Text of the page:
Then we ran them through a 10-point scale that scores them to see if they qualify. We did find actually 16 genuine CMPEs through the study, which for me is a lot. Well, it’s an initial study. It’s a pilot study; it’s not going to establish the phenomenon for anybody who has any kind of skepticism. But at least it’s a promising initial study suggestive of this being a genuine event that happens all over.
Alex Tsakiris: And how would you measure statistically the odds against chance of these events occurring? How do you nail that part down?
Robert Perry: You know, I wish there was a way to do that. I don’t personally believe there is a way to really measure the probabilities involved. I think it’s too complicated. I think the strength of it comes in reading the lists of parallels and taking it as a whole, thinking is it reasonable to suspect that two events that with this parallel, could come together purely by chance?
The other thing to me that really helps put out of consideration the skeptical alternative here is that these things, in my experience, are never one-off. In particular, CMPE will always be part of a series. Other CMPEs will speak to the same situation and will say consistent things. In fact, similar CMPEs will often occur on the exact same date in different years, which is something I discovered and continues to blow me away when it happens. So different ones are intimately inter-related and therefore you have to explain away not just one. You have to explain away the whole series. At some point I think a reasonable person stands there and says, “This just can’t be chance.”
Alex Tsakiris: Right. We should add because maybe we glossed over that but the methodology that you applied in this study, for example, is pretty rigorous. I mean, there’s some definite rules that you mentioned that they have to follow and they have to be inside of a certain timeframe and they have to follow other characteristics. I think you said you have an independent judge or evaluator who can say whether they meet that criteria. Anyone who reads the book, Signs, or reads the study will see that it is quite objective in terms of how that’s measured. Is that accurate?
Robert Perry: Yeah, that’s really one of the key things about the phenomenon. I used to see patterns in all kinds of events and think there were coincidences around every corner and as I went forward I became personally quite skeptical about most synchronicities. I think personally that most of them are of us connecting dots that aren’t connected. That’s just my personal opinion.
What I’ve found is this phenomenon proved itself to me as real at the time and showed that it had quite specific characteristics. So that’s how I built the model and built the 10-point scale for measuring them, trying to capture those specific characteristics. Without them, if they aren’t there, you can tell this is not a real CMPE. So yes, very rigorous, which is quite different than the mindset we normally have on synchronicity. But the advantage, of course, is you can have some confidence that something real is going on here and we aren’t just connecting dots in a fanciful way.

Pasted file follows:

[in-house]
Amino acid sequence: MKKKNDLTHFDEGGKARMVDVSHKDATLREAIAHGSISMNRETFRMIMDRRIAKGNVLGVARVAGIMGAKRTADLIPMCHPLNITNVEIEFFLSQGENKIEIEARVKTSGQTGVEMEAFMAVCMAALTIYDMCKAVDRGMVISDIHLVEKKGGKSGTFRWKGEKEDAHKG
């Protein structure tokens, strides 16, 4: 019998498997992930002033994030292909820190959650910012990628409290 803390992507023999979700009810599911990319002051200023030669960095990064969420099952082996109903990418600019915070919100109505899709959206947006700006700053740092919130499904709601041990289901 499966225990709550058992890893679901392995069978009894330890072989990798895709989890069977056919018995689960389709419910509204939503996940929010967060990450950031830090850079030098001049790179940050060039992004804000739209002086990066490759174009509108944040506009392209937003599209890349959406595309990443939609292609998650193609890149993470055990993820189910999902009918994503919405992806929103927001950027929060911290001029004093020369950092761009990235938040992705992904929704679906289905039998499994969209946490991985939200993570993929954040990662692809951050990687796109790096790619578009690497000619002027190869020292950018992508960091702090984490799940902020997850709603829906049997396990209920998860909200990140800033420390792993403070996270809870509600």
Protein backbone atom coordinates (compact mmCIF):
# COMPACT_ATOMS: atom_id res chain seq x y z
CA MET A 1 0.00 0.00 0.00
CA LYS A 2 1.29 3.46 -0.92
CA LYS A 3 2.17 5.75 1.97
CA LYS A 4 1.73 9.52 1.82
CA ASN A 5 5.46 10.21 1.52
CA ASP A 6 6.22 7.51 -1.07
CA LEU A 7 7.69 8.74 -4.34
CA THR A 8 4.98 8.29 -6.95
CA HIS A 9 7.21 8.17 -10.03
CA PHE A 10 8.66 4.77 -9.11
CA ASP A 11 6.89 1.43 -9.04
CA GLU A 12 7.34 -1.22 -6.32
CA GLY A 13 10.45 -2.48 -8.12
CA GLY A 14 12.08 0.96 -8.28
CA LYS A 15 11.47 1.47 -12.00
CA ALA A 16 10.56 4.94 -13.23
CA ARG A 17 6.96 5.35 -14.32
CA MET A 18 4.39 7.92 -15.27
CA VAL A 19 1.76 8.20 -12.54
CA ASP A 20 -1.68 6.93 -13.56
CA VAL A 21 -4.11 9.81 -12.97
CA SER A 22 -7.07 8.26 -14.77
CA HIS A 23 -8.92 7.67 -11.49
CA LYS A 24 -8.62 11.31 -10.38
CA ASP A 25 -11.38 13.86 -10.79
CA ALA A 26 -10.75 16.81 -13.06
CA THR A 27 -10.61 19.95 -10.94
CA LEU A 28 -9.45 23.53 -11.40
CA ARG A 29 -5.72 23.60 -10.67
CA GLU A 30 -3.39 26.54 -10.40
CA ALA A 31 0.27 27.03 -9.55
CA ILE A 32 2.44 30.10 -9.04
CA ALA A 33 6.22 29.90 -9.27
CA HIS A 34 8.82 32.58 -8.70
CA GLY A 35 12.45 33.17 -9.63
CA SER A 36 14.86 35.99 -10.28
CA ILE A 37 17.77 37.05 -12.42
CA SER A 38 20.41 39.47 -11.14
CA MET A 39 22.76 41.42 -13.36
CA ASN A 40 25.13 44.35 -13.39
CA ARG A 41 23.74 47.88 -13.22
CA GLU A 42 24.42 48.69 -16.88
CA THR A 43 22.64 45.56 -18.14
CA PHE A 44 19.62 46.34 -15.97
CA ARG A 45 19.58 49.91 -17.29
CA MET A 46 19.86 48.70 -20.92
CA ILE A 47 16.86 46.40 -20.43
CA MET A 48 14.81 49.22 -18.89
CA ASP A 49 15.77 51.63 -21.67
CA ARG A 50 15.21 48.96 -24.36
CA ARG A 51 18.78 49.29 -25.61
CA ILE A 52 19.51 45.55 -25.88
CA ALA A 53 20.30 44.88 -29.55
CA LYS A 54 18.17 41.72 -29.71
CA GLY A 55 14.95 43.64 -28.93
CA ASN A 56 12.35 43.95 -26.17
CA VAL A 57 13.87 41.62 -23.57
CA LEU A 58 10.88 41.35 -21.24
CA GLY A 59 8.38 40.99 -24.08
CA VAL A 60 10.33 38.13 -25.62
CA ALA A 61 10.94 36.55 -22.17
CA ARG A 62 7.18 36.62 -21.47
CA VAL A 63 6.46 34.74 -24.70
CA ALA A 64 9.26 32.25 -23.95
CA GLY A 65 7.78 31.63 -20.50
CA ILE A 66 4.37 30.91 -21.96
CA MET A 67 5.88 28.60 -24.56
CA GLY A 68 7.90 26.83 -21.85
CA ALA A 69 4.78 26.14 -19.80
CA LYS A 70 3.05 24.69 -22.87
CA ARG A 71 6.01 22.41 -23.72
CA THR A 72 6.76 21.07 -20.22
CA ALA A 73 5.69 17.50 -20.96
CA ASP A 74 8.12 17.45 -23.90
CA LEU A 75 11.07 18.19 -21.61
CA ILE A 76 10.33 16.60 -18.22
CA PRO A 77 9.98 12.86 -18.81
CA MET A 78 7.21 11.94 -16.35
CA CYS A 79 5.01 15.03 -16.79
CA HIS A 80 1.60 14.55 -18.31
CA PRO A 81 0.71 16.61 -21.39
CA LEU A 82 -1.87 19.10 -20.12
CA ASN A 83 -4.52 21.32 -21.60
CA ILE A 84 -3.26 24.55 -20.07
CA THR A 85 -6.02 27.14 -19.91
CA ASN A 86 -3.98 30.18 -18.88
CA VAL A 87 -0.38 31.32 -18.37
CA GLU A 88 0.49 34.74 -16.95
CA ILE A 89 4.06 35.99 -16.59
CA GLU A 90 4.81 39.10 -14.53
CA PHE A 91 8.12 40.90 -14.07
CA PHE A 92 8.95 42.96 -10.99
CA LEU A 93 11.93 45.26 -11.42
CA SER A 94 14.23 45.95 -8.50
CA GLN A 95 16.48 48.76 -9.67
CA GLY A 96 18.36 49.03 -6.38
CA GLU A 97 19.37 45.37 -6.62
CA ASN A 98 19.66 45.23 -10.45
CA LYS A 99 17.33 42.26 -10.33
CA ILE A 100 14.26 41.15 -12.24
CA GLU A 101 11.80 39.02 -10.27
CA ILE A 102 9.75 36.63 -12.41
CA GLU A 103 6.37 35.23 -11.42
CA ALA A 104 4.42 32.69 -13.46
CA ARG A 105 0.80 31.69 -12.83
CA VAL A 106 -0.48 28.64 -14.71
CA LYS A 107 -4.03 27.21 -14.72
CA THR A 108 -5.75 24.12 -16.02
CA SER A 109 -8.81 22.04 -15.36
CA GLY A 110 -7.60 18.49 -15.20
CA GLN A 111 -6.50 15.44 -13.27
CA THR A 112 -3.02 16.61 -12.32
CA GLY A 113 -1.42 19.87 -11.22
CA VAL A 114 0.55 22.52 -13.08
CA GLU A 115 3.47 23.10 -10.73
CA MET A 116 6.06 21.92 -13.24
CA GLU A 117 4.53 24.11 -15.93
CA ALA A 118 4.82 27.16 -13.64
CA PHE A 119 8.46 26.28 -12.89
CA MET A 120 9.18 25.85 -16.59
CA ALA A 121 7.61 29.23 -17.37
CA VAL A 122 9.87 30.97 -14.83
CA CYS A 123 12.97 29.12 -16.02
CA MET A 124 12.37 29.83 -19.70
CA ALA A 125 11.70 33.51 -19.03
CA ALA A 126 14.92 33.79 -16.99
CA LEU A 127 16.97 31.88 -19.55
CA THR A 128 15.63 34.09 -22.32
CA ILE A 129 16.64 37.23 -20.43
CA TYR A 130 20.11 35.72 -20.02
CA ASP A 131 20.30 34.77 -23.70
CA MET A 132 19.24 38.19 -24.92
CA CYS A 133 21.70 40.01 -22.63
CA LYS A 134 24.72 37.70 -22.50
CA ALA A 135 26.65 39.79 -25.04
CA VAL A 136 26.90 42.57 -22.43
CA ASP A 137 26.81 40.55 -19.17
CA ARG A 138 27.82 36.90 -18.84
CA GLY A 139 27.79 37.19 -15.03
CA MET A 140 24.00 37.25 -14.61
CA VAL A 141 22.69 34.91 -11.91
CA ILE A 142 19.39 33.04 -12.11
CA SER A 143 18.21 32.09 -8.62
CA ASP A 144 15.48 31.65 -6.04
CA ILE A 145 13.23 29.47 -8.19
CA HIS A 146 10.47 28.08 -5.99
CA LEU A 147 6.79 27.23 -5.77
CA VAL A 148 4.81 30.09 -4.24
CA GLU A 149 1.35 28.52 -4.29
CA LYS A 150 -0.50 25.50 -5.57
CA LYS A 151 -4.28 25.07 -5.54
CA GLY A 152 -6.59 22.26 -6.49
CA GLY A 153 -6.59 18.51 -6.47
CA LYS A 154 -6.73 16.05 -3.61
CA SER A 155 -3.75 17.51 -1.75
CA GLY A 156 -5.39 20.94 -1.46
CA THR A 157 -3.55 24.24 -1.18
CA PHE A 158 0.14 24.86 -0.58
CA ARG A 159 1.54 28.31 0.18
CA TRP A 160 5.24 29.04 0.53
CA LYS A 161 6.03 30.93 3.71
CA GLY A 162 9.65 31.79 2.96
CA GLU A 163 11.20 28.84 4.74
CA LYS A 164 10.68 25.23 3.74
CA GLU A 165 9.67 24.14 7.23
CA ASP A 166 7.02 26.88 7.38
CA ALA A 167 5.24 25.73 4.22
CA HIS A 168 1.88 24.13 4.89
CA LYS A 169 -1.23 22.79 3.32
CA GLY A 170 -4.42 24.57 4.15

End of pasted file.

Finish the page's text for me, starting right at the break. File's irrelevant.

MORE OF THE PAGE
Alex Tsakiris: Okay. But you just hit on maybe the key phrase that I want to launch into. It’s that “something real is going on here.” Of course, real is the ultimate subjective term in terms of reality and I guess that gets us into how should we understand this phenomena? You and I in the email exchange before this were both referencing Daryl Bem’s work, of course. It gets at this issue of time and what is really our relationship with time. As I was reading through the science thing I kept thinking, ‘This is precognition in some way,’ so again it gets to this time thing. We might be experiencing time linearly but the reality of time may not be as linear as we think. So what are your thoughts on that?
Robert Perry: Actually, I had a parapsychologist suggest something similar to me, that this was precognition. I think that can work for some of the examples; I think it’s very strange for some of them, as well. In a lot of the examples you have different people doing things at a distance. Somebody might send me an email, in which case who’s having the precognition? There are a lot of examples where I think that doesn’t work that well.
What I want to say about trying to explain this, and it obviously cries out for an explanation, is that in our attempt to explain it I think there’s two things that we should keep in mind. 1) We shouldn’t just cherry-pick certain elements of it and try to explain those and ignore the rest, and then 2) we shouldn’t come to it with the constraints of a particular worldview and say that only explanations within that worldview are okay here.
I think we should look at the phenomenon as a whole and see what the phenomenon itself suggests in terms of best explanations. And when I look at it as a whole, what I see is it looks like events are being somehow pulled together in highly orchestrated ways and in ways that appear to be structured as communications.